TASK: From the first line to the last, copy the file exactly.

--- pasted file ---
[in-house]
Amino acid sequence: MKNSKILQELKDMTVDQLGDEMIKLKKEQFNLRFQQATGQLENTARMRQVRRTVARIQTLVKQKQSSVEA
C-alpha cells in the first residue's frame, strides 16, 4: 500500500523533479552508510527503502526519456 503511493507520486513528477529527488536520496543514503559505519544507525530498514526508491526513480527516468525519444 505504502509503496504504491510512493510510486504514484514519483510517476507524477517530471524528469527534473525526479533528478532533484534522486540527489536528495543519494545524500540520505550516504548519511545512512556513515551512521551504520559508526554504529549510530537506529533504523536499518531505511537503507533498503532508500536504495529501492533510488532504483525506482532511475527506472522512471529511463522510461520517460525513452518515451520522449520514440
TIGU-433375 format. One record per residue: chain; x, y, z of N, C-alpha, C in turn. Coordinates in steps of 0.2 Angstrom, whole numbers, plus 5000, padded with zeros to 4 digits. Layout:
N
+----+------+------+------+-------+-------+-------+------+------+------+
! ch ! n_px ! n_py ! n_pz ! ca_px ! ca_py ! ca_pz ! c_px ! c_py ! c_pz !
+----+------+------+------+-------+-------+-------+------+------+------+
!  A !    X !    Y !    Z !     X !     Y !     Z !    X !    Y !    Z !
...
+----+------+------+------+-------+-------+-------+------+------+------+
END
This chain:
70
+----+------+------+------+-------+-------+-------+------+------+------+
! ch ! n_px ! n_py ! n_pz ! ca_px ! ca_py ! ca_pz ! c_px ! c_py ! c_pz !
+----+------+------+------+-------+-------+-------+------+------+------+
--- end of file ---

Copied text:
[in-house]
Amino acid sequence: MKNSKILQELKDMTVDQLGDEMIKLKKEQFNLRFQQATGQLENTARMRQVRRTVARIQTLVKQKQSSVEA
C-alpha cells in the first residue's frame, strides 16, 4: 500500500523533479552508510527503502526519456 503511493507520486513528477529527488536520496543514503559505519544507525530498514526508491526513480527516468525519444 505504502509503496504504491510512493510510486504514484514519483510517476507524477517530471524528469527534473525526479533528478532533484534522486540527489536528495543519494545524500540520505550516504548519511545512512556513515551512521551504520559508526554504529549510530537506529533504523536499518531505511537503507533498503532508500536504495529501492533510488532504483525506482532511475527506472522512471529511463522510461520517460525513452518515451520522449520514440
TIGU-433375 format. One record per residue: chain; x, y, z of N, C-alpha, C in turn. Coordinates in steps of 0.2 Angstrom, whole numbers, plus 5000, padded with zeros to 4 digits. Layout:
N
+----+------+------+------+-------+-------+-------+------+------+------+
! ch ! n_px ! n_py ! n_pz ! ca_px ! ca_py ! ca_pz ! c_px ! c_py ! c_pz !
+----+------+------+------+-------+-------+-------+------+------+------+
!  A !    X !    Y !    Z !     X !     Y !     Z !    X !    Y !    Z !
...
+----+------+------+------+-------+-------+-------+------+------+------+
END
This chain:
70
+----+------+------+------+-------+-------+-------+------+------+------+
! ch ! n_px ! n_py ! n_pz ! ca_px ! ca_py ! ca_pz ! c_px ! c_py ! c_pz !
+----+------+------+------+-------+-------+-------+------+------+------+